The FDA has approved the NexStent carotid stent and monorail delivery systems, and the FilterWire EZ Embolic Protection System (EPS) for use in patients with carotid artery disease who are at high risk for surgery.
The NexStent Carotid Stent is manufactured by EndoTex Interventional Systems and has been distributed exclusively by Boston Scientific outside the US since receiving European CE mark approval in 2005. Boston has since acquired EndoTex, under the terms of the companies’ existing agreements (following FDA approval).
The NexStent Carotid Stent is a laser-cut, nitinol stent with a rolled sheet design that enables one stent size to adapt to multiple diameters in tapered or non-tapered vessel configurations. Its self-sizing feature is designed to provide adaptability when treating lesions in the carotid arteries, and its closed-cell configuration is designed to increase lesion coverage and provide a smooth inner lumen to help facilitate delivery and retrieval of ancillary devices. Accordin to Boston, the NexStent Carotid Stent provides an effective, low profile option for physicians who want a high degree of flexibility and plaque stabilisation.
FilterWire EZ is a low-profile embolic filter mounted on a 0.014″ guide wire that is delivered through a monorail exchange delivery catheter. The FilterWire EX System is Boston Scientific’s first-generation embolic protection product. It is also the first filter-based system cleared for treatment of saphenous vein graphs in the US.
“This is an innovative stenting system that interventionalists in the US have been waiting for,” said Dr Subbarao Myla, co-principal investigator of the CABERNET Trial, of Hoag Memorial Hospital in Newport Beach, CA. “Study results demonstrate excellent outcomes at one month – when there is the greatest risk of procedure-related stroke – through one year in patients with a wide range of lesions and vessel anatomy.”
Boston’s FilterWire EZ Embolic Protection System was studied together with the NexStent, in the Carotid Stent in the Carotid Artery Revascularization Using the Boston Scientific FilterWire EX/EZ and the EndoTex NexStent (CABERNET) clinical trial.
Principal Investigator Dr L Nelson Hopkins, Professor & Chairman of Neurosurgery at the University at Buffalo, State University of New York, said, “These results compare very favourably with other similar US high risk carotid artery stenting trials and appear competitive with the major carotid endarterectomy trials.”
According to Boston, interim data presented from the CABERNET study as well as data from other carotid stent studies has begun to demonstrate that carotid stenting in conjunction with embolic protection may have efficacy that is comparable to or better than surgical interventions. CABERNET was designed to evaluate the safety and efficacy of carotid artery stenting as a minimally invasive alternative for treating carotid artery disease and reducing the risk of stroke in patients either ineligible or at high risk for surgery. The trial was a prospective, non-randomised, multi-centre, single-arm clinical study. It was performed to demonstrate the safety and efficacy of the devices when used to treat high-risk, surgical and non-surgical, symptomatic (> or = 50% stenosis) and asymptomatic (> or = 80% stenosis) subjects with disease in the internal carotid artery. A total of 454 patients were enrolled at 19 clinical sites (15 in the US and four international sites). CABERNET patients were also grouped according to whether they were symptomatic (24.4%) or asymptomatic (75.6%).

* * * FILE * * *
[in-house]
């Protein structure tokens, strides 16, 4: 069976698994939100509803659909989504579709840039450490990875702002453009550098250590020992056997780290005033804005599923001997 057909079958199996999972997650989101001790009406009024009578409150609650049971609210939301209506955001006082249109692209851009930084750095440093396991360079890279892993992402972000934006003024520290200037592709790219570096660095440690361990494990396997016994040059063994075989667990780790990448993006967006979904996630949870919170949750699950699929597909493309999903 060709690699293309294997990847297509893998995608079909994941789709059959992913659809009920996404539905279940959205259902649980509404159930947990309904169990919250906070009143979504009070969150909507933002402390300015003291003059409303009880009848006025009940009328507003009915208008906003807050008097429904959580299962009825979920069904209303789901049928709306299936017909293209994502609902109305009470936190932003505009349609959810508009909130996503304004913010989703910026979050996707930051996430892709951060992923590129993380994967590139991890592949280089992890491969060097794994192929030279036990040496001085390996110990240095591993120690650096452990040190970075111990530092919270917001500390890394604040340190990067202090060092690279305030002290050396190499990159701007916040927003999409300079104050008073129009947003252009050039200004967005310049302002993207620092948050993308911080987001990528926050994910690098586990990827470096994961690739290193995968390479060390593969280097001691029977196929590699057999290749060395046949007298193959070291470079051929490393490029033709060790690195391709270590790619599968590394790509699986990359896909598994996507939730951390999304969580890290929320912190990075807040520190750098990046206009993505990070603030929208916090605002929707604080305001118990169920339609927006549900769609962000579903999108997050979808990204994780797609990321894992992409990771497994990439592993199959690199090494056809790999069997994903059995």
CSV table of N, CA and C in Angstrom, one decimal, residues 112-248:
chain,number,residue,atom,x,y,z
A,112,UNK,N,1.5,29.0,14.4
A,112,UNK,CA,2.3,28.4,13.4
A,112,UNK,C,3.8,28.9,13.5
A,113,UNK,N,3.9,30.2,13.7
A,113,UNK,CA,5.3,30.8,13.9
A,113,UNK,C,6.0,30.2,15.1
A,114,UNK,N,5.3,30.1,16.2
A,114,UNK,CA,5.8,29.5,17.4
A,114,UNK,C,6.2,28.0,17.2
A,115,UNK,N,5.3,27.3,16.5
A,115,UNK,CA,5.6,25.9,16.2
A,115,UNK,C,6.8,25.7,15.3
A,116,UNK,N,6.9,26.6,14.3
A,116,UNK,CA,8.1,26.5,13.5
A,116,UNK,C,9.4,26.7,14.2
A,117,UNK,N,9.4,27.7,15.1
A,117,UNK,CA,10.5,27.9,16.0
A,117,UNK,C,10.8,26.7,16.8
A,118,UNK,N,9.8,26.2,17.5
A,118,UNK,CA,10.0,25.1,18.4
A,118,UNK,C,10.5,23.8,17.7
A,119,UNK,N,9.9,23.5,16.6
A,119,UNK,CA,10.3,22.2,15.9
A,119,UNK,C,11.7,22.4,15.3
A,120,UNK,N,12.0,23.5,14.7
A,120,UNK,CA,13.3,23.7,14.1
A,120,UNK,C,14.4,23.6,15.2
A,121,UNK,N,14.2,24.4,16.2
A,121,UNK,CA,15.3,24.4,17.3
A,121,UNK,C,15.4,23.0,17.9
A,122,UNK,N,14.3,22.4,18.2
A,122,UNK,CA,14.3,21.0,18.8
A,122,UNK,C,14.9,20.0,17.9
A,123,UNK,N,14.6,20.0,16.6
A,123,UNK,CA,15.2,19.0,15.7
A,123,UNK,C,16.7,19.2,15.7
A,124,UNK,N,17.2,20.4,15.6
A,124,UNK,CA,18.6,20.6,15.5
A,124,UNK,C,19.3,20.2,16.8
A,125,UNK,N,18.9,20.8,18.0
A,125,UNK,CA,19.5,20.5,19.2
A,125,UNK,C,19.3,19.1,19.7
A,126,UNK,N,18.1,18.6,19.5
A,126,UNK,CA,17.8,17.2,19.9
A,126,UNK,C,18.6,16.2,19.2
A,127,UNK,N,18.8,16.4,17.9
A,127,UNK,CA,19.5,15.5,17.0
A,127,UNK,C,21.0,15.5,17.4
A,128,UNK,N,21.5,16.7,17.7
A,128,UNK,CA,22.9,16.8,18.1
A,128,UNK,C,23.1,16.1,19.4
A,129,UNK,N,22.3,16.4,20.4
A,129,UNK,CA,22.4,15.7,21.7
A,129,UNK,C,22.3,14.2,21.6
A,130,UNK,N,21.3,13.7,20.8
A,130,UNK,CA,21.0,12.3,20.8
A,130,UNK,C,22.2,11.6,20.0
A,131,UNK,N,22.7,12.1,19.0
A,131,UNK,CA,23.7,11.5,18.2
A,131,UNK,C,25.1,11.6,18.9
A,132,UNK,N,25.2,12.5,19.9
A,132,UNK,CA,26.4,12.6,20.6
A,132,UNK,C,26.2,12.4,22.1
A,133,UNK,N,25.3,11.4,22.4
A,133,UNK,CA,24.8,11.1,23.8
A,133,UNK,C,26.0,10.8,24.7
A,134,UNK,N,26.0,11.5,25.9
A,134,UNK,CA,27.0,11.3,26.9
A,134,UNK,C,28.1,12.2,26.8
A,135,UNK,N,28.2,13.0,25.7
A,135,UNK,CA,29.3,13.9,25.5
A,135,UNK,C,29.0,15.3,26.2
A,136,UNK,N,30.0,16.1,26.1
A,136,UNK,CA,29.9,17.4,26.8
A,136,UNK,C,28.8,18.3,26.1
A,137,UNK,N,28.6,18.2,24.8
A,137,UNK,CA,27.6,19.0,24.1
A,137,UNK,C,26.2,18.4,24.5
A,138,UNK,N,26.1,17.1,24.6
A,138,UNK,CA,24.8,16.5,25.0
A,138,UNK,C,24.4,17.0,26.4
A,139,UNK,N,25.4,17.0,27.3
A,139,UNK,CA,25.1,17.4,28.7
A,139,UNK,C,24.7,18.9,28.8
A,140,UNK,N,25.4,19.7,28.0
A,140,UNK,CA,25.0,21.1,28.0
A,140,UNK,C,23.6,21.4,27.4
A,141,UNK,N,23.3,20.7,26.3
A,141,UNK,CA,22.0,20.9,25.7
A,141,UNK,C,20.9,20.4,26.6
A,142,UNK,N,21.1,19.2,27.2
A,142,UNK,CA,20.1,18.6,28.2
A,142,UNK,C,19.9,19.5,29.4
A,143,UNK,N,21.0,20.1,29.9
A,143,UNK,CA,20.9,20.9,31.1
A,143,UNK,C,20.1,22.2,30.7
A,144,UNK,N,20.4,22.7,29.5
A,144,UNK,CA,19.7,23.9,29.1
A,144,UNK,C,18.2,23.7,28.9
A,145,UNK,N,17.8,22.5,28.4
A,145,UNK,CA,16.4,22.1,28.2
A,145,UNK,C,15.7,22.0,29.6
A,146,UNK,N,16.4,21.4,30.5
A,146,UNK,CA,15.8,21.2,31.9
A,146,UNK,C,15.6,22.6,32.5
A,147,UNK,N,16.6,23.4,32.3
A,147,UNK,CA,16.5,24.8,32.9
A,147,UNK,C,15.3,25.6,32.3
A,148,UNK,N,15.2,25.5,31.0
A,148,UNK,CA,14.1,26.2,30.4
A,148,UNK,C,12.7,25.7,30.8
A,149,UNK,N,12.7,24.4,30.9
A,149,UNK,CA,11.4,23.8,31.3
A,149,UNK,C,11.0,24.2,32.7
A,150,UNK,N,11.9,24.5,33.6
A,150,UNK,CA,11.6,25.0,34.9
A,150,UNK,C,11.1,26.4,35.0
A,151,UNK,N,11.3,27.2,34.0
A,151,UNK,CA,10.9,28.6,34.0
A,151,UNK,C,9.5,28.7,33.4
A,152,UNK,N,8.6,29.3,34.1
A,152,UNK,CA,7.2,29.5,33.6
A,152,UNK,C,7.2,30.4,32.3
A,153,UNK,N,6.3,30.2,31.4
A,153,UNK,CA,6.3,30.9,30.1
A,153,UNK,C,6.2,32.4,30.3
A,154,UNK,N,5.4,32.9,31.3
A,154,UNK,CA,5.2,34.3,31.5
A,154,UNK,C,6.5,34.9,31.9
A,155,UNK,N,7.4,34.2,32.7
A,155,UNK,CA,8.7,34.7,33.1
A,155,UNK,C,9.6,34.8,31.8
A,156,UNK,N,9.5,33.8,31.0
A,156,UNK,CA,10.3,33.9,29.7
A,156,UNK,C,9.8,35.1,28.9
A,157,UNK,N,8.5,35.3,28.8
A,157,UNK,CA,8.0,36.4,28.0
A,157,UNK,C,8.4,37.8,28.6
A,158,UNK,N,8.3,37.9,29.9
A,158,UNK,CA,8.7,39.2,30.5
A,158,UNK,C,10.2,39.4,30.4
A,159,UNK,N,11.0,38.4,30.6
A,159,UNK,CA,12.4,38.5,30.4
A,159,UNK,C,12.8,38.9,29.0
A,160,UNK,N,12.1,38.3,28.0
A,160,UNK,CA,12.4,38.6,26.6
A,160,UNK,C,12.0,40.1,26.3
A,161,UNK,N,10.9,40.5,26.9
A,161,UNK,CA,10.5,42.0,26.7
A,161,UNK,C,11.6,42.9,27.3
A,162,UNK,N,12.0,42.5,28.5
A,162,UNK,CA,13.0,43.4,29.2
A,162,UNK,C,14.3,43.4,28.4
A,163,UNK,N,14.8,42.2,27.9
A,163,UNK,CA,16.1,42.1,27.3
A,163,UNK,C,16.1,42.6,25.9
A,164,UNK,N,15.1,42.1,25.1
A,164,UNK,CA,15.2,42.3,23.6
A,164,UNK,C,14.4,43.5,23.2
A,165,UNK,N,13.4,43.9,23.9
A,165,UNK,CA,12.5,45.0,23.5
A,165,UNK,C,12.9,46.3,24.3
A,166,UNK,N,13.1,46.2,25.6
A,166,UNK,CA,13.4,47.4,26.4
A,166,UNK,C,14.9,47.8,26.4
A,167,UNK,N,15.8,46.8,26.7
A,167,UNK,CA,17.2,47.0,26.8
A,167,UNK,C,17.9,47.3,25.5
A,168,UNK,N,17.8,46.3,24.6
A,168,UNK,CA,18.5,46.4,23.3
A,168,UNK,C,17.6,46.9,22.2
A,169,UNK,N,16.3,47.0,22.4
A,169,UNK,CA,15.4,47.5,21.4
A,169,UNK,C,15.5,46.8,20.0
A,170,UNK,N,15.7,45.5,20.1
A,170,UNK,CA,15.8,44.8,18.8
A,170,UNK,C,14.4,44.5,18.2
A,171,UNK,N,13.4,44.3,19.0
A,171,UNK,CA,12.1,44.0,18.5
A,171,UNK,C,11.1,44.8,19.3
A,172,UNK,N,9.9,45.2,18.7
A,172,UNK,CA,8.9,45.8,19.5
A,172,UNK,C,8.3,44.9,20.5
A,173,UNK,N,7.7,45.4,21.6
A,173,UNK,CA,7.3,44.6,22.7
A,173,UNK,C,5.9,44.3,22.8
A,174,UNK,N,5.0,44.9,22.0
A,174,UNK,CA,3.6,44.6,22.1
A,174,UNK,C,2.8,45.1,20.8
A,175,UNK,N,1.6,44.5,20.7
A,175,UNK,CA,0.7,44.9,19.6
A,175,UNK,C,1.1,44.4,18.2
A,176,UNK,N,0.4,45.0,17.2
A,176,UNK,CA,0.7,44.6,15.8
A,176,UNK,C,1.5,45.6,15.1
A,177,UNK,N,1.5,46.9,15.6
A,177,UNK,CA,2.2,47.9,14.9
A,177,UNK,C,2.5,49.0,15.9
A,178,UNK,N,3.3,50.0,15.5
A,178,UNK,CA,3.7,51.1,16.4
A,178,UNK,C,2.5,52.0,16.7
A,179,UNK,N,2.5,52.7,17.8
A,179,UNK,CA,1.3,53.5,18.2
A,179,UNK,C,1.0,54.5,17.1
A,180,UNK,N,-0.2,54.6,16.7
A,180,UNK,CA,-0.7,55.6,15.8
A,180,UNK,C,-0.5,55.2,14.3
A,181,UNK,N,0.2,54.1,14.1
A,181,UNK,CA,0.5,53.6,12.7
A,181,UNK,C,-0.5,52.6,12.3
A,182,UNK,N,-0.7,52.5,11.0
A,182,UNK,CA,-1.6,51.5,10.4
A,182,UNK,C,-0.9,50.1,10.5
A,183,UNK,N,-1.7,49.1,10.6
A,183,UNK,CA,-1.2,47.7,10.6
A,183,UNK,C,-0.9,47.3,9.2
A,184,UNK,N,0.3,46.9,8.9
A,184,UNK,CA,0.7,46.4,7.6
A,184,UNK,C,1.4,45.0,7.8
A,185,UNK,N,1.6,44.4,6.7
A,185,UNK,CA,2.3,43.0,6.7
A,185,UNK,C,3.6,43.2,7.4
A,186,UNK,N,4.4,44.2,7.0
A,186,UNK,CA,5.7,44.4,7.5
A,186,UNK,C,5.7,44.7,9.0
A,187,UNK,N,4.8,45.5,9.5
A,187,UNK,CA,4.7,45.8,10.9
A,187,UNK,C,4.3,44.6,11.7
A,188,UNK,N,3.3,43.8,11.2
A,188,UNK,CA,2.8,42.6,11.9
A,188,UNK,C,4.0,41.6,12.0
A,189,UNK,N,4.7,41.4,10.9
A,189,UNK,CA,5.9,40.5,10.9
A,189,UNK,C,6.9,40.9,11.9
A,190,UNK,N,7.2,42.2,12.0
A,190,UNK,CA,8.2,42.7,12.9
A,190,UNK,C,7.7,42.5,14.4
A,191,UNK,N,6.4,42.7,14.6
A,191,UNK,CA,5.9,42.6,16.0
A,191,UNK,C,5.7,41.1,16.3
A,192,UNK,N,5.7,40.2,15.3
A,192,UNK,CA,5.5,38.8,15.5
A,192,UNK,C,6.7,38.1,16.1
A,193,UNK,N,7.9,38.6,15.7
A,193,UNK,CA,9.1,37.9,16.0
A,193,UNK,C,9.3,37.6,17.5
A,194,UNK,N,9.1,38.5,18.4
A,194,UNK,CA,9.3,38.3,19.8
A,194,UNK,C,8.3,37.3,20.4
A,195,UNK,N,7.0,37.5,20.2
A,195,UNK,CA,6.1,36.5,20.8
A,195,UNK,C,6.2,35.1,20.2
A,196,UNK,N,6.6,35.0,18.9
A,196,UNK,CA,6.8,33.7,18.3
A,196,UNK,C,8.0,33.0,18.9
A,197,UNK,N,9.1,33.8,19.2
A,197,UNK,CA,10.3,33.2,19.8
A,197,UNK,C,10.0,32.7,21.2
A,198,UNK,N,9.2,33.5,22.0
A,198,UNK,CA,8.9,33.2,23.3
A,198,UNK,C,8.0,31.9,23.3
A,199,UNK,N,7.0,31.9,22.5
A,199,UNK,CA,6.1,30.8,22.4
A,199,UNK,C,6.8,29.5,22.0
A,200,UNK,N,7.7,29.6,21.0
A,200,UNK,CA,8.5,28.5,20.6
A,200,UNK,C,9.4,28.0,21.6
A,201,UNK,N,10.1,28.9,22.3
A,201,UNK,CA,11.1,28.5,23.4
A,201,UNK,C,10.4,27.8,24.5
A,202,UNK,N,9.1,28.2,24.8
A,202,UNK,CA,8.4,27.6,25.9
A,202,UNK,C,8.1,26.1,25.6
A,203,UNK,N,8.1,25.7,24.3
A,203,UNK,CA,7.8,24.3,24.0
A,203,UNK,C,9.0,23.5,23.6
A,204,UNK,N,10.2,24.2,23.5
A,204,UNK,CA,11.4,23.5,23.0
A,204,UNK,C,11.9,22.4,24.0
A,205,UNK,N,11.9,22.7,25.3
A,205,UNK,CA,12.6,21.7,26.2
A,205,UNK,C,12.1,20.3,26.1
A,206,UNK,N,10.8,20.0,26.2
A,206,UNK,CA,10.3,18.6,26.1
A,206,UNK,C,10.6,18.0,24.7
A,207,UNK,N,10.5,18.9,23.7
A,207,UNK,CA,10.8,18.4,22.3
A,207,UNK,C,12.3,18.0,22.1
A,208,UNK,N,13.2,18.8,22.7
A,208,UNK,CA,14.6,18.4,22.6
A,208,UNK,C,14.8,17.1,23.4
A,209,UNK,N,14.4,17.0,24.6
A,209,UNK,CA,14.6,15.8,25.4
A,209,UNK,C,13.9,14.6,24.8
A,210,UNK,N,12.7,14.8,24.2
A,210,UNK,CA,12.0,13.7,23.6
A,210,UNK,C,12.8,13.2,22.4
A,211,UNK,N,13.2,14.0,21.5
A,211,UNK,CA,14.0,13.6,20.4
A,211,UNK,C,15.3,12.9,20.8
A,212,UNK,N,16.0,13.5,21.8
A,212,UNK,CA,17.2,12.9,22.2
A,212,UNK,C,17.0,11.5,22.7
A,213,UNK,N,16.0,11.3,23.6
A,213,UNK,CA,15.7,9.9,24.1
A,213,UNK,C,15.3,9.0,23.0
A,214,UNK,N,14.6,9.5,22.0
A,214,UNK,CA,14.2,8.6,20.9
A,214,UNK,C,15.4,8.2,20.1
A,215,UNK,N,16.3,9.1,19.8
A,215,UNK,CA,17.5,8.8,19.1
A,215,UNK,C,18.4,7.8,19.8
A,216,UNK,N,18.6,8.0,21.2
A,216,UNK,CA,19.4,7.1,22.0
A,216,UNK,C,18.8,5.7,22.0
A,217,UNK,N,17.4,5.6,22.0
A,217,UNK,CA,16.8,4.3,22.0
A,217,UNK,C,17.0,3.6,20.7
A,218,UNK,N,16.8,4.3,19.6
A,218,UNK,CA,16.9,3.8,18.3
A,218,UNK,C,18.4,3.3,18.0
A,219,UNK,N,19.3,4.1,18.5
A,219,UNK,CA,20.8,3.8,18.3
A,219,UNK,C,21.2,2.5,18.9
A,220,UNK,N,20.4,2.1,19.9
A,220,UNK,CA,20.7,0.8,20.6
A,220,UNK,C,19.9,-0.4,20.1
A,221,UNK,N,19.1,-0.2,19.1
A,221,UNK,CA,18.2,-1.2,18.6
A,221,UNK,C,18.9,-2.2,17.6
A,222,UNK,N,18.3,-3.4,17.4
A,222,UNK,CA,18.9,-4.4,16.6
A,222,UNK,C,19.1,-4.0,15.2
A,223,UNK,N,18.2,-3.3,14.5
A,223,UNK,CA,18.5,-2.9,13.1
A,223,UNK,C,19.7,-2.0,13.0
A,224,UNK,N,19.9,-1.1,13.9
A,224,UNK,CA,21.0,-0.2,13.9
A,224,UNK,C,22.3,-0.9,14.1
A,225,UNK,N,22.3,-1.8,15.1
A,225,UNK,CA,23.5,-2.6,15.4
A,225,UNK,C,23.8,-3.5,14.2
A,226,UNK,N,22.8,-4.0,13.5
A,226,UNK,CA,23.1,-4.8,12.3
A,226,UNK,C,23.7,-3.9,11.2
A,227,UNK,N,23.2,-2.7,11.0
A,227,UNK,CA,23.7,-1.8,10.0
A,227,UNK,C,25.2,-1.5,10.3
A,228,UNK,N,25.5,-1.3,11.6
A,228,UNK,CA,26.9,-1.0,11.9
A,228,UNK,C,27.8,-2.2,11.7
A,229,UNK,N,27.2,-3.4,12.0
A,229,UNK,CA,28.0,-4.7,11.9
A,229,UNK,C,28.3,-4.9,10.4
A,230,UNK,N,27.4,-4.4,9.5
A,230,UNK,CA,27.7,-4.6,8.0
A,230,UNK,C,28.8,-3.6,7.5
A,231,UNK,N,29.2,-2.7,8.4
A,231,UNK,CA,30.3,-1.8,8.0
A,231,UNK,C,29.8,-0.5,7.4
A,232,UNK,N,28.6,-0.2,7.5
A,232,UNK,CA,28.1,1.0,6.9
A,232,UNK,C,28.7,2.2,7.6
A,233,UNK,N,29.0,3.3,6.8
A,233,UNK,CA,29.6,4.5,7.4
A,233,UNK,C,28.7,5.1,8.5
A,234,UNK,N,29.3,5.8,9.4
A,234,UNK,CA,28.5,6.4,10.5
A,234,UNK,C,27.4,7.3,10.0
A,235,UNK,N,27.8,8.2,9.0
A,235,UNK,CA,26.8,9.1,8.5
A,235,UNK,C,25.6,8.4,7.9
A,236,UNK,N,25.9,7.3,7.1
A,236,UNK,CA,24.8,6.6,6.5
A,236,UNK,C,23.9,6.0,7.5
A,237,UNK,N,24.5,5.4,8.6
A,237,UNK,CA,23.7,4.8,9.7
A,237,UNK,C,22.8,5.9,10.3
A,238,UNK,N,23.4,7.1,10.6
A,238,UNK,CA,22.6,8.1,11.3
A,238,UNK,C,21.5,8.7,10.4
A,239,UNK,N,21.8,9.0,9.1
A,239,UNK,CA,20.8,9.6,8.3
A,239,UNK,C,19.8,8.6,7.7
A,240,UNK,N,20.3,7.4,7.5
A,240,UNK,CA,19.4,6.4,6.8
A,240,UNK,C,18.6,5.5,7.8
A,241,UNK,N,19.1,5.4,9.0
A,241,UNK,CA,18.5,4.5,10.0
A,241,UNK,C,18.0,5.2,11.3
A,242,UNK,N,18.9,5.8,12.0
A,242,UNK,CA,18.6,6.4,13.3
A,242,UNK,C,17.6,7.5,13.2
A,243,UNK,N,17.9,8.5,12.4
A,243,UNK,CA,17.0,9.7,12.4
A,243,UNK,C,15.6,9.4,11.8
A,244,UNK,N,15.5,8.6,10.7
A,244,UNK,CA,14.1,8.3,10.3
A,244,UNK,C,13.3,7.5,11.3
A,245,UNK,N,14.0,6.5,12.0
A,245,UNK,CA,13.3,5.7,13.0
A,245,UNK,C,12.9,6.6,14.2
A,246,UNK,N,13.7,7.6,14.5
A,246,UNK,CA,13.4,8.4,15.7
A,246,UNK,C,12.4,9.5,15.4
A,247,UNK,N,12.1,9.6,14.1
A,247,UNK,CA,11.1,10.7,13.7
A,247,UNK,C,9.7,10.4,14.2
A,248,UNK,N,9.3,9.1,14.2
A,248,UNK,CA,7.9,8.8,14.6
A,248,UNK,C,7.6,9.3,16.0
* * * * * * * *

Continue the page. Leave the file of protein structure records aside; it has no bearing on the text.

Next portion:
In patients enrolled in the study, the 30-day composite major adverse event (MAE) rate, defined as all-cause stroke, death and myocardial infarction (MI) — was 3.8%. This corresponds to a per-patient breakdown of MAE events to include: death, 0.5%; stroke, 3.4%; and MI, 0.2%, and compares favorably to other high-risk carotid artery stenting trials. The NexStent device success, defined as successful delivery and placement of the stent at the intended target site was 96.9%. The device success for the FilterWire EX and EZ, defined as FilterWire successfully placed within the target vessel, was 99.1%. Both reported device success rates correspond to a per-patient assessment.
The composite endpoint score of all death, all stroke and all MI (3.8%) in the CABERNET study is comparable to the 5.4% rate reported in the BEACH study and the 7.8% rate reported in both the SAPPHIRE and ARCHER 2 studies.
The results show that the composite major adverse event (MAE) rate at one-year (defined as any death, stroke or MI < or = 30 days post-procedure plus any ipsilateral stroke including any death as a result of an ipsilateral stroke from 31-365 days) was 4.5% (death 0.5%, stroke 4.0%, MI 0.2%).
“We are pleased to now offer US physicians the benefits of the FilterWire EZ System in conjunction with the NexStent Carotid Stent to offer a less-invasive alternative to treating carotid artery disease and help reduce the devastating effects of stroke,” said John Pedersen, president of Boston Scientific’s Peripheral Interventions business. “With its second cleared indication, the FilterWire EZ System offers innovation and versatility to treat a variety of lesions and cases seen in every day practice.”